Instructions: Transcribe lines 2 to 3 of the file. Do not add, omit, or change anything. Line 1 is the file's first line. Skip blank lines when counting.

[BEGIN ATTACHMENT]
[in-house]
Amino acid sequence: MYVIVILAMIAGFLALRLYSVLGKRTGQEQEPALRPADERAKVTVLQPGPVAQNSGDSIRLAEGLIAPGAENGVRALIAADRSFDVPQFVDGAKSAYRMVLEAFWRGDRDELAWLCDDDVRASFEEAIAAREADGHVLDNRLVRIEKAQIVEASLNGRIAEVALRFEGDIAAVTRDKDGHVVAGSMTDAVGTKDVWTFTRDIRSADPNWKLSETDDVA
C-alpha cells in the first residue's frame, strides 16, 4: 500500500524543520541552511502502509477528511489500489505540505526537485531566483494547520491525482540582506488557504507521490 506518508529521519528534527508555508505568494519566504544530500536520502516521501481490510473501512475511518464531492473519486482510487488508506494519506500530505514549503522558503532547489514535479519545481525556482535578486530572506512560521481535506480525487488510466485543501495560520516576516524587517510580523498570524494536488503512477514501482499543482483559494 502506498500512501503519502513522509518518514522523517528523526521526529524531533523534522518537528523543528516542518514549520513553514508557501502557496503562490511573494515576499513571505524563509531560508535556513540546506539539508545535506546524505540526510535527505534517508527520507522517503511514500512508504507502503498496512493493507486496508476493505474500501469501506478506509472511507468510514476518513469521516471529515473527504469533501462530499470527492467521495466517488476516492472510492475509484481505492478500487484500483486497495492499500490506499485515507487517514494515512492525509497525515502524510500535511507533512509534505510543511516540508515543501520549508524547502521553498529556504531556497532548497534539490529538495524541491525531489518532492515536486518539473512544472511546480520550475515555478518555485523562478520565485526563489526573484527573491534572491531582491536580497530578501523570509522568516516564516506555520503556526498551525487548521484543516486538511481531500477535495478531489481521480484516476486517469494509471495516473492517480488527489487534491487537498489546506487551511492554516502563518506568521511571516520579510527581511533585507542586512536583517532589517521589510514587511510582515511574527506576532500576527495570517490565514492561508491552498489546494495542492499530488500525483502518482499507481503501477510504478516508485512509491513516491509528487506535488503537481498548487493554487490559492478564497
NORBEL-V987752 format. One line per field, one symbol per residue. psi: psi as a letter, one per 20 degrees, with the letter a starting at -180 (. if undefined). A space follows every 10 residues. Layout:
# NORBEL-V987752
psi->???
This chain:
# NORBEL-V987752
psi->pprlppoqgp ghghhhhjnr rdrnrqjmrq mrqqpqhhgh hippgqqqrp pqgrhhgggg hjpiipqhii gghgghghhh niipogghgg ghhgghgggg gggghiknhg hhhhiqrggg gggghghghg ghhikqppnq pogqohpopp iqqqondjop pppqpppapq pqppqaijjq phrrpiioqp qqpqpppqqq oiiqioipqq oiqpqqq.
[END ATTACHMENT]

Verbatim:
Amino acid sequence: MYVIVILAMIAGFLALRLYSVLGKRTGQEQEPALRPADERAKVTVLQPGPVAQNSGDSIRLAEGLIAPGAENGVRALIAADRSFDVPQFVDGAKSAYRMVLEAFWRGDRDELAWLCDDDVRASFEEAIAAREADGHVLDNRLVRIEKAQIVEASLNGRIAEVALRFEGDIAAVTRDKDGHVVAGSMTDAVGTKDVWTFTRDIRSADPNWKLSETDDVA
C-alpha cells in the first residue's frame, strides 16, 4: 500500500524543520541552511502502509477528511489500489505540505526537485531566483494547520491525482540582506488557504507521490 506518508529521519528534527508555508505568494519566504544530500536520502516521501481490510473501512475511518464531492473519486482510487488508506494519506500530505514549503522558503532547489514535479519545481525556482535578486530572506512560521481535506480525487488510466485543501495560520516576516524587517510580523498570524494536488503512477514501482499543482483559494 502506498500512501503519502513522509518518514522523517528523526521526529524531533523534522518537528523543528516542518514549520513553514508557501502557496503562490511573494515576499513571505524563509531560508535556513540546506539539508545535506546524505540526510535527505534517508527520507522517503511514500512508504507502503498496512493493507486496508476493505474500501469501506478506509472511507468510514476518513469521516471529515473527504469533501462530499470527492467521495466517488476516492472510492475509484481505492478500487484500483486497495492499500490506499485515507487517514494515512492525509497525515502524510500535511507533512509534505510543511516540508515543501520549508524547502521553498529556504531556497532548497534539490529538495524541491525531489518532492515536486518539473512544472511546480520550475515555478518555485523562478520565485526563489526573484527573491534572491531582491536580497530578501523570509522568516516564516506555520503556526498551525487548521484543516486538511481531500477535495478531489481521480484516476486517469494509471495516473492517480488527489487534491487537498489546506487551511492554516502563518506568521511571516520579510527581511533585507542586512536583517532589517521589510514587511510582515511574527506576532500576527495570517490565514492561508491552498489546494495542492499530488500525483502518482499507481503501477510504478516508485512509491513516491509528487506535488503537481498548487493554487490559492478564497